The province of Nova Scotia went into a lockdown on April 28th to try to reverse the increasing number of COVID-19 cases and only essential services are open. Our public libraries are closed, which means my Trailings exhibit is also closed. But....you can view my whole project online!
I compiled a guide as part of my project....part exhibit guide, part project history. I created a 32 page magazine and ordered some hard copies for sale. I also put the whole magazine into pdf format and into an easily viewable online magazine. Details about the process are below...but first...here is the link to view here: https://my.flipbookpdf.net/exxim Just click on the arrows at the top right of your screen to page forward and back through the magazine.
Exhibit Guides - Part 4 of an ongoing series about preparing for exhibits
I have only participated in two exhibits that included an exhibit guide as part of the experience, so I have very limited knowledge about this whole subject.
The first exhibit guide was created as part of a group exhibit that my photography club put together in 2017. I was in charge of the exhibit, and took it upon myself to create a guide. This guide was not for the general public, but the participants all ordered a copy of it as a keepsake. I created the guide using a print on demand company called Blurb Books, and I selected an 8x10 inch trade publication to reduce expenses. Each page of the exhibit guide featured one of the participants, and included the image title, large image, location and date under the image, a brief description/blurb about the image, and the photographer's name and bio at the bottom of the page.
The second time was a 2018 exhibit at Viewpoint Gallery in Halifax, NS. A juried group exhibit called Picturing Health, it included work by 10 photographers. The cover of the guide was simple, and included the exhibit title, one line explanation "A Group Exhibition Exploring the Relationship between Wellness and Creatvity", exhibit dates, participating photographers, and gallery logo.
The contents of the exhibit guide consisted of:
- a two page introduction to the exhibit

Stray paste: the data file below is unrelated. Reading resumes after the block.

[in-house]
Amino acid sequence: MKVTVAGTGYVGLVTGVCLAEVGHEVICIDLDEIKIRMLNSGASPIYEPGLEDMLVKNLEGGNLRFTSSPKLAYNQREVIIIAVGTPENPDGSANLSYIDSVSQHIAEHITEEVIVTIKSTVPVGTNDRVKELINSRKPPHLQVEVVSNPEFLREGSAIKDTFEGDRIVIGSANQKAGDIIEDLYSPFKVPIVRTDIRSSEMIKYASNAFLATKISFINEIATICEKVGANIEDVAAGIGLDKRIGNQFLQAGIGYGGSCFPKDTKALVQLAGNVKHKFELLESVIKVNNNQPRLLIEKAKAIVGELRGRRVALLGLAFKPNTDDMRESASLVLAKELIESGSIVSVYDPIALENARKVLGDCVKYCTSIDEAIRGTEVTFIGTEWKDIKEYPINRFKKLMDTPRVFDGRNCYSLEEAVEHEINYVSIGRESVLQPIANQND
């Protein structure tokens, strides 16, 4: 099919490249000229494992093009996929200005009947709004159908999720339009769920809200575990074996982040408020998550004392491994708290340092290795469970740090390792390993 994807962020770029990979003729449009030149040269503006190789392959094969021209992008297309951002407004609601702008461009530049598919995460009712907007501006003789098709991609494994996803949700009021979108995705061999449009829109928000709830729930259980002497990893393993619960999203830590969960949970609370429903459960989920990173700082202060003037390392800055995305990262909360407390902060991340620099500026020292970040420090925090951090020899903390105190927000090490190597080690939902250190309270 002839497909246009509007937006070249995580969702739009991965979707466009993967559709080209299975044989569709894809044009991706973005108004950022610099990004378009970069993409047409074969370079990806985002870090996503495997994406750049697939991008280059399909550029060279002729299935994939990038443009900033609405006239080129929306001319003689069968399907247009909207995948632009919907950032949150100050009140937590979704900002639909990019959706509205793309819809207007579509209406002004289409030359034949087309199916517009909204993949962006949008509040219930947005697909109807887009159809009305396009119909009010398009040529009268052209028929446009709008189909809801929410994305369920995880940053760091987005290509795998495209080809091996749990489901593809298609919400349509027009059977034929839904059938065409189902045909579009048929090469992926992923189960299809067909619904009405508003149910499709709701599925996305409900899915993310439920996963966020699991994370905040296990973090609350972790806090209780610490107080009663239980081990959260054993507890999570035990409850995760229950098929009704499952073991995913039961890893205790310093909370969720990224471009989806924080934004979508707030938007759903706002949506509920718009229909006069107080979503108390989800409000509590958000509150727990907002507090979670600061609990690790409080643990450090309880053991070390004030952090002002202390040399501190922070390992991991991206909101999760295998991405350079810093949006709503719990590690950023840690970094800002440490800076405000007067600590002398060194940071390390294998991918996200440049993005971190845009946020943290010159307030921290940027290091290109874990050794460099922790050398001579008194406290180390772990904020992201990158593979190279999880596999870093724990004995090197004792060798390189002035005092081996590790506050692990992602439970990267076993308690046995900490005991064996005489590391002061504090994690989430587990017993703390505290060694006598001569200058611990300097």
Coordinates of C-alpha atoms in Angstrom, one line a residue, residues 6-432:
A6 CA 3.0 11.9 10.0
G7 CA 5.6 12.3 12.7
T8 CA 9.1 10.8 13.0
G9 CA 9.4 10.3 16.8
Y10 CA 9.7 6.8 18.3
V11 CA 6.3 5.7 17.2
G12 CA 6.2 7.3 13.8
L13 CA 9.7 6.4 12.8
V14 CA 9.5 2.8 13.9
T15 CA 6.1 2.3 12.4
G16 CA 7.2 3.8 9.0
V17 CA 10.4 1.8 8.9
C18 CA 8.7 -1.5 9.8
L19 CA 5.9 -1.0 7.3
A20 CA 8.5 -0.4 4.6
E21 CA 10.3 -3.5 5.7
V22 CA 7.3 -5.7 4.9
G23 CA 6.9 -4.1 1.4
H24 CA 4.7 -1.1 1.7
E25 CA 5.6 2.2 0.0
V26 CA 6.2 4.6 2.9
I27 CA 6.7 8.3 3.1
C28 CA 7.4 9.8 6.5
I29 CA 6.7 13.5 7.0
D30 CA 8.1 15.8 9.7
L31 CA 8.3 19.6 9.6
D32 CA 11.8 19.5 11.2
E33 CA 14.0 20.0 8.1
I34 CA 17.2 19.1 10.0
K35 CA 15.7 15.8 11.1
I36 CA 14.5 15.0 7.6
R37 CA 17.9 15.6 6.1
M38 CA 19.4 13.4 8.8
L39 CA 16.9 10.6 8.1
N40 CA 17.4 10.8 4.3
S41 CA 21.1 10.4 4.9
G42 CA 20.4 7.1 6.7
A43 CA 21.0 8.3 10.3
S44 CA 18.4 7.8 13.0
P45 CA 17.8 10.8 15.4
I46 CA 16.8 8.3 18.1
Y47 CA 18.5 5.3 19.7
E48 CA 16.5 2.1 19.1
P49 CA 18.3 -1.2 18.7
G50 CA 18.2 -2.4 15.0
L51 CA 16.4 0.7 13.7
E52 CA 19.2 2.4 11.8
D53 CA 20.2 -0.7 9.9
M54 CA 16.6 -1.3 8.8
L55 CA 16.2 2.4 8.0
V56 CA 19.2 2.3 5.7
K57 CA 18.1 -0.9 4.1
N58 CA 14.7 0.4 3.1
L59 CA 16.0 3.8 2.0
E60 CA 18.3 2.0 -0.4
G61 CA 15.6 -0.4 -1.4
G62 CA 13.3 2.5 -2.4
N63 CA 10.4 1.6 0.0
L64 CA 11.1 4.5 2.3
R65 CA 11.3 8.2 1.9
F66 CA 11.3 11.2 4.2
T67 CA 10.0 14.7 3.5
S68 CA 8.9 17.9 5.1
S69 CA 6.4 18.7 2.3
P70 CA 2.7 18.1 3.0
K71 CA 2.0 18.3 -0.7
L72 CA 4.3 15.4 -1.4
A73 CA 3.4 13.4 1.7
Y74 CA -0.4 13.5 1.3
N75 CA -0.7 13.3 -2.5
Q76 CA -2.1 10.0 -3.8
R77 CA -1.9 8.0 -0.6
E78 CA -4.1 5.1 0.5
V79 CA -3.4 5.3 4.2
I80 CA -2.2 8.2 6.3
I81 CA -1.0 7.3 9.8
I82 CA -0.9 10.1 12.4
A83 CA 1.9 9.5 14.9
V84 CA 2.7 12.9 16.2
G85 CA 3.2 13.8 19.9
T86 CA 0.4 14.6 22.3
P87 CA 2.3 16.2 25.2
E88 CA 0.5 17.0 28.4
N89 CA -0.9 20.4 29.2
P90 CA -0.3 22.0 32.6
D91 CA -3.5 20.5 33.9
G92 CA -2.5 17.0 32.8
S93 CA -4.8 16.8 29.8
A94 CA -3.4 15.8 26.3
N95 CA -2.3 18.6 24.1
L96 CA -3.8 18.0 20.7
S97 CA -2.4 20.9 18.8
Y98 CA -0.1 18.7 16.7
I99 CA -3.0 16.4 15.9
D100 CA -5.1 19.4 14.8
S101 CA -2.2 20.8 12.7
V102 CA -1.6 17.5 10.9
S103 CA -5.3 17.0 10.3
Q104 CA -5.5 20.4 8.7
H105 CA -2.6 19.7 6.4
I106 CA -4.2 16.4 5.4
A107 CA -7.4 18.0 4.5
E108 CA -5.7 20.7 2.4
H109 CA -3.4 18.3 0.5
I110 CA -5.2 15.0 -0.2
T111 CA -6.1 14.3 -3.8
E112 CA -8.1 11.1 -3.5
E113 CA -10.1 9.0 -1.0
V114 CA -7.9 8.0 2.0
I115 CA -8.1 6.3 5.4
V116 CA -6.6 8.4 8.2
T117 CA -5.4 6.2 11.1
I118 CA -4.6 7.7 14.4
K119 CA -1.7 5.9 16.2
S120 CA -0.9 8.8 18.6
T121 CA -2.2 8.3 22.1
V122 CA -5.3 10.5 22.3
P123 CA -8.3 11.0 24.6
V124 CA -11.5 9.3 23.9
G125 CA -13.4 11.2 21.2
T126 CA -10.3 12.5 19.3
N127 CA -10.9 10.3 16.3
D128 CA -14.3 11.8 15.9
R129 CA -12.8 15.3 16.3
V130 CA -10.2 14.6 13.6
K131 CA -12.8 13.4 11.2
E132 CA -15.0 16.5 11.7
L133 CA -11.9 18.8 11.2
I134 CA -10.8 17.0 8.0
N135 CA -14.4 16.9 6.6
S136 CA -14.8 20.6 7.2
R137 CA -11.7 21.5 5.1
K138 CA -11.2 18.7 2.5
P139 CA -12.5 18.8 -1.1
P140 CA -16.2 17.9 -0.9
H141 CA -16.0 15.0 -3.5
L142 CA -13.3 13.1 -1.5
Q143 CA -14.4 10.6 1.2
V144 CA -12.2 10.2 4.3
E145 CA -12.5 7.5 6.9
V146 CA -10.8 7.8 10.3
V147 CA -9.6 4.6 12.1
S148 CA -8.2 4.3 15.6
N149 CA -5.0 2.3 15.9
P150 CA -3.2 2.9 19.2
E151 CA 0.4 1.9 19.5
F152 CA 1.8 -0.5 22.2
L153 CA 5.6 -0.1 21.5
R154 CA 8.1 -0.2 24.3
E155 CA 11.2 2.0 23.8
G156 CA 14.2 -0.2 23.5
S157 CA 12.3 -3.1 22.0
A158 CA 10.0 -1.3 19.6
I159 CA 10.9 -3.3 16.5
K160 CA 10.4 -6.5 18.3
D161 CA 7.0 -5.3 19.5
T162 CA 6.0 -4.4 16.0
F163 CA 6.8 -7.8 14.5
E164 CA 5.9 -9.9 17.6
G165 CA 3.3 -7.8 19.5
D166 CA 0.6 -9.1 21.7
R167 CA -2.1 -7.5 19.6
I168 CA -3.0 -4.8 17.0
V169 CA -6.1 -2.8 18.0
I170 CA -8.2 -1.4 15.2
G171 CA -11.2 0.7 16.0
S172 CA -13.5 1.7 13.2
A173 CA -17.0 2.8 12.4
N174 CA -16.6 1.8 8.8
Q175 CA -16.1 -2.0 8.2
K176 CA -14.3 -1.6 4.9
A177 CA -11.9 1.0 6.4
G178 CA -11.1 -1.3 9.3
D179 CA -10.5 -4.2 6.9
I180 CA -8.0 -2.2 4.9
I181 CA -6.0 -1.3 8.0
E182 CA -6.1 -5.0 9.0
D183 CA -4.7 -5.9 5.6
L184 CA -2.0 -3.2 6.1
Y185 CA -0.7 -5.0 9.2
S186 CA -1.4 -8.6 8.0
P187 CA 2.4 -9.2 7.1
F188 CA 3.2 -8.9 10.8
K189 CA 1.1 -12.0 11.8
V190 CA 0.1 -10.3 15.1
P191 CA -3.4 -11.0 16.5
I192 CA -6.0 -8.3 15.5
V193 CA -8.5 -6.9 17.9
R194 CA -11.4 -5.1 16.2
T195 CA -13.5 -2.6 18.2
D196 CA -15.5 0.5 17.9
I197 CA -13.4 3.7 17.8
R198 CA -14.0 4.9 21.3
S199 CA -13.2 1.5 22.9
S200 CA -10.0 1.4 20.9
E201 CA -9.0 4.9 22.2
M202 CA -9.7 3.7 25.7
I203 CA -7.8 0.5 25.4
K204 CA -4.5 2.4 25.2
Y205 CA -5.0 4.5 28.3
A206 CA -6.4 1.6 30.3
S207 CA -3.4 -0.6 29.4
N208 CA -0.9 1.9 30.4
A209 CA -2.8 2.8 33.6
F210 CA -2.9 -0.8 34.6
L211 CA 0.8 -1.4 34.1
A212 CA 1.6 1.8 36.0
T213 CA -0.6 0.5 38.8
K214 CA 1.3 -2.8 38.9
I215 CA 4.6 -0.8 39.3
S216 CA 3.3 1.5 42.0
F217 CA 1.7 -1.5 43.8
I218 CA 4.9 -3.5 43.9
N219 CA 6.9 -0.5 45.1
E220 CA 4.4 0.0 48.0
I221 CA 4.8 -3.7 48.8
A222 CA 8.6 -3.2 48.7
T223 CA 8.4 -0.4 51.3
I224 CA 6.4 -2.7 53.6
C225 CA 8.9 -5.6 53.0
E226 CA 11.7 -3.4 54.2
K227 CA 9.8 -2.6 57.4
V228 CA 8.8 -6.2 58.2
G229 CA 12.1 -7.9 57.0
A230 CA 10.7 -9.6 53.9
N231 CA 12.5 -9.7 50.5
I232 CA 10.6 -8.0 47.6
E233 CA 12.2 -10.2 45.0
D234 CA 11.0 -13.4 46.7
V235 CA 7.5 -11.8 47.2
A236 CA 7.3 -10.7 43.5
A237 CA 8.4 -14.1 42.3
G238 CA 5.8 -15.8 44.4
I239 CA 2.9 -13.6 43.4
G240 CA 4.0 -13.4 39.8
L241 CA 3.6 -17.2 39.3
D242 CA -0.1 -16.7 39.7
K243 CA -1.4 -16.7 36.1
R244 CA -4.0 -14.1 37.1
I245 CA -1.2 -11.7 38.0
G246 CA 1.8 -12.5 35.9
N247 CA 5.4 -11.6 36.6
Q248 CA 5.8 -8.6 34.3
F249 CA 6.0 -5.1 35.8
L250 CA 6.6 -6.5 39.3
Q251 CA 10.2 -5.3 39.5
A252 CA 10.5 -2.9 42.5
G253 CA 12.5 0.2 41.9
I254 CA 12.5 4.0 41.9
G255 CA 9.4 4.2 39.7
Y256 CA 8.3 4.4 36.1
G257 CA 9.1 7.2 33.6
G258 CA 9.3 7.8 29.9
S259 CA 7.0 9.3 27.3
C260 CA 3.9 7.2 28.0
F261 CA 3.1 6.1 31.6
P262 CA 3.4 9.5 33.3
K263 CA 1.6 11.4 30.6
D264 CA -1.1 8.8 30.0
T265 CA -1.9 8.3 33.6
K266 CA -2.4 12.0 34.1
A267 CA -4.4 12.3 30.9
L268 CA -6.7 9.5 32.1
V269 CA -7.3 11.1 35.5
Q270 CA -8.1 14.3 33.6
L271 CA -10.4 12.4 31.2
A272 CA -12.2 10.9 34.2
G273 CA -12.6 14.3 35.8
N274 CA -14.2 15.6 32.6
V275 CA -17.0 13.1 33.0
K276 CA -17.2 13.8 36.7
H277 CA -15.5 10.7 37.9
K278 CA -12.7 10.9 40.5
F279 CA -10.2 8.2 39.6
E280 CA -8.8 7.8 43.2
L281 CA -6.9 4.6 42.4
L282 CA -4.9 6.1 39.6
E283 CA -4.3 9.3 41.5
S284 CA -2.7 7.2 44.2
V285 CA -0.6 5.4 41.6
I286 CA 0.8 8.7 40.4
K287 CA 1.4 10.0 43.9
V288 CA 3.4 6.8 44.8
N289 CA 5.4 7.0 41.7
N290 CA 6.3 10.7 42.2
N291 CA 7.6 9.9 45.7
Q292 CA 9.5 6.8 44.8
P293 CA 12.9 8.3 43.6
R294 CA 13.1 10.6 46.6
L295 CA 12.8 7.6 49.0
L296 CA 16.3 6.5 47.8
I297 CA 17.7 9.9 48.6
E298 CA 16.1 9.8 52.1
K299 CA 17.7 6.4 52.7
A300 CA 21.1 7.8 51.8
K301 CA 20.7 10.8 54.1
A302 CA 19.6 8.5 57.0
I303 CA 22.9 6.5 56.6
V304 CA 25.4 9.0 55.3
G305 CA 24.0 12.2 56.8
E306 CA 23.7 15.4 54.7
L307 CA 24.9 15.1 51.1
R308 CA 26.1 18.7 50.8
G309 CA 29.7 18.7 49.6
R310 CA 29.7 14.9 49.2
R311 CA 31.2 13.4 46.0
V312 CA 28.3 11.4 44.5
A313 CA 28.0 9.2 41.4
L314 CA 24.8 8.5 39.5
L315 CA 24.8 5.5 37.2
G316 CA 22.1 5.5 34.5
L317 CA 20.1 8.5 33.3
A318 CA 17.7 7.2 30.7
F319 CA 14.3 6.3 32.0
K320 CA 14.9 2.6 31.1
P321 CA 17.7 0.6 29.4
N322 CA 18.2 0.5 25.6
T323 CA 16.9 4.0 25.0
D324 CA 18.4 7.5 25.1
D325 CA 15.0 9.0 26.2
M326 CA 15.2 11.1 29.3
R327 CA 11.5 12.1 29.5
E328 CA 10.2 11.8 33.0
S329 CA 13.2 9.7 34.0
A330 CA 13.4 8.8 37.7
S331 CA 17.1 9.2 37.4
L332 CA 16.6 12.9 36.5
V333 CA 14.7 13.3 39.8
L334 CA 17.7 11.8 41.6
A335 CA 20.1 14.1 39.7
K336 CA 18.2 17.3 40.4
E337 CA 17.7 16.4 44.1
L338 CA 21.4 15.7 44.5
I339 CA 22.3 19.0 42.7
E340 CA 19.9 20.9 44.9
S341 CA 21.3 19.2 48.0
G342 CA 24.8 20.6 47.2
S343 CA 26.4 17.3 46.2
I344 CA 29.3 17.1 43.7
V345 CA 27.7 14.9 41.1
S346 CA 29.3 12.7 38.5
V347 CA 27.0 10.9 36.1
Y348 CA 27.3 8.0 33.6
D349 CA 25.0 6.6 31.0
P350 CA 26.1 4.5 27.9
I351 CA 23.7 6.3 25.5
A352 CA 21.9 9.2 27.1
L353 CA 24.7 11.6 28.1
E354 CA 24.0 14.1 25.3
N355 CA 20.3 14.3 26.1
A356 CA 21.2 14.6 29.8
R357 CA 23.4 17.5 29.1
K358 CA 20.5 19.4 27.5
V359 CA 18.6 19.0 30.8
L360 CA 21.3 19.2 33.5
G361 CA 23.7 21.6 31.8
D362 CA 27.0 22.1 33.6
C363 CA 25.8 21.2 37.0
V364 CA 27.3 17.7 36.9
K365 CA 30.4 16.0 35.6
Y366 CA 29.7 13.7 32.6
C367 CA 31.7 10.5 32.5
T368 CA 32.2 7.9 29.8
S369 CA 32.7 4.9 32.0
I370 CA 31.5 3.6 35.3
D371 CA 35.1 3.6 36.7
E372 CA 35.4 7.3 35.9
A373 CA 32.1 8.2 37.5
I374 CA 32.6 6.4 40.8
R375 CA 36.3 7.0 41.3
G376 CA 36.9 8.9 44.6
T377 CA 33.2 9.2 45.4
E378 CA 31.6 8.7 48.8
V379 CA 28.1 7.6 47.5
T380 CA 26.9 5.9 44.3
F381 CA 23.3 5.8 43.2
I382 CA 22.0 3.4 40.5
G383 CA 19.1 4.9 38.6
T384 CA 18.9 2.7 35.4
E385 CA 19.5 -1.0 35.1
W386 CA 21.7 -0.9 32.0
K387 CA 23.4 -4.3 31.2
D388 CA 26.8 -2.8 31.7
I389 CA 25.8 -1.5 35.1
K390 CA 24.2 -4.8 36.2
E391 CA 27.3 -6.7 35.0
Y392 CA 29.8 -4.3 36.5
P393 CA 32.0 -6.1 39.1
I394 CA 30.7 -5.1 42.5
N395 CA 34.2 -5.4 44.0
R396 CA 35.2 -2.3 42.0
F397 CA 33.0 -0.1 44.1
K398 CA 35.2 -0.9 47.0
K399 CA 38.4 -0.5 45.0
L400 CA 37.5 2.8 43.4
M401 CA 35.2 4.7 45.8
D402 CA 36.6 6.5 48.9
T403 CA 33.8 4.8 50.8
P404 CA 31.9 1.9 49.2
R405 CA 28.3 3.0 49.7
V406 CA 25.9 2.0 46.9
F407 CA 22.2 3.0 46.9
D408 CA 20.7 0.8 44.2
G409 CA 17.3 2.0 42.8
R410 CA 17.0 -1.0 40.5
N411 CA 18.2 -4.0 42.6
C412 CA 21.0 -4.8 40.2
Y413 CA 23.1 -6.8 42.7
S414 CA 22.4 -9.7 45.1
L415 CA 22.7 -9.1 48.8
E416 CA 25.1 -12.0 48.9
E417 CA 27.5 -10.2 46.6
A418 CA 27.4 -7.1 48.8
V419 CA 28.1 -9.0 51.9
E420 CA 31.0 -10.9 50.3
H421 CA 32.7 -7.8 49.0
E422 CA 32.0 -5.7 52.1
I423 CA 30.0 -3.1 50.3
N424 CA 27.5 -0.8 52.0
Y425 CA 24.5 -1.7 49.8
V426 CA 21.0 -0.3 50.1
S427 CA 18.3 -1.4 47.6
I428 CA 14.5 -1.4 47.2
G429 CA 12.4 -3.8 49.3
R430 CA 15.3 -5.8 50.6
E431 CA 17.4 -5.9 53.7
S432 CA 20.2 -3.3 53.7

- a one page note from the President of the sponsoring foundation
- each of the 10 photographers had a two page spread, with their images on the left page and a brief artist statement and bio on the right page
- one page with information about the host gallery and the sponsoring foundation
Simple, straight forward, and professionally put together, the exhibit guide certainly made me feel like I was part of something special.
When I was putting together my Trailings exhibit, I was originally scheduled to show the exhibit in two locations. In the first location, I would be able to sell my work and I decided to create an exhibit guide to give people an item they could purchase at a much lower price point.
I decided that my exhibit guide would be more than just information about the photos in the exhibit...it would include background information to explain the whole project. (In case you haven't yet taken a look....go to the top of this blog post to click on a link and view it online) It took many hours of organizing...and reorganizing...but I finally got the document to what I wanted.
Then I found out that my first exhibit location fell through due to some unexpected renovations. I wasn't able to sell the guides at the second location, but decided to order a small batch of magazines to sell myself and then created the online magazine to share my project with everyone who was interested.
And...I'm happy to say....I have sold all but one of my hard copies. In a non COVID world where I could have had an artist talk with the public, I'm sure I could have sold many more.
Would I put something like this together again? In a heartbeat. I love creating books/magazines..it's one of my favourite hobbies.
Would I recommend other exhibiting artists to spend the time putting something like this together? Only if you are creating the exhibit/project guide for YOU and your own satisfaction. It's not a big money maker and the time invested in the creation of the guide could be spent in more productive ways if you're looking at it from a financial payback point of view.
One last tip - creating online viewable books/magazines. If you create your guide using Blurb Books, you can simply select the option for the public to view your book. You can select a few pages, or the whole book, for viewing. However, I didn't want people thinking I was trying to push sales so I came up with another option. I created a pdf of my guide, and then I did a search for "free online pdf to flipbook converter". I selected FlipbookPDF.net and chose the free version. That means they "brand" your flipbook with their logo...no big deal for me. You can easily add your project title, select the "sound" you want when the pages are flipped (I opted for no sound), and then you get a link you can share.
I hope this gives some insight into exhibit guides. There is no right or wrong. If you're part of a gallery exhibit, they will look after everything for you. If you're arranging your own exhibit, it's your choice whether to have an exhibit guide or not....and what to include or not.
Previous articles about preparing for exhibits:
Also from the Trailings Series: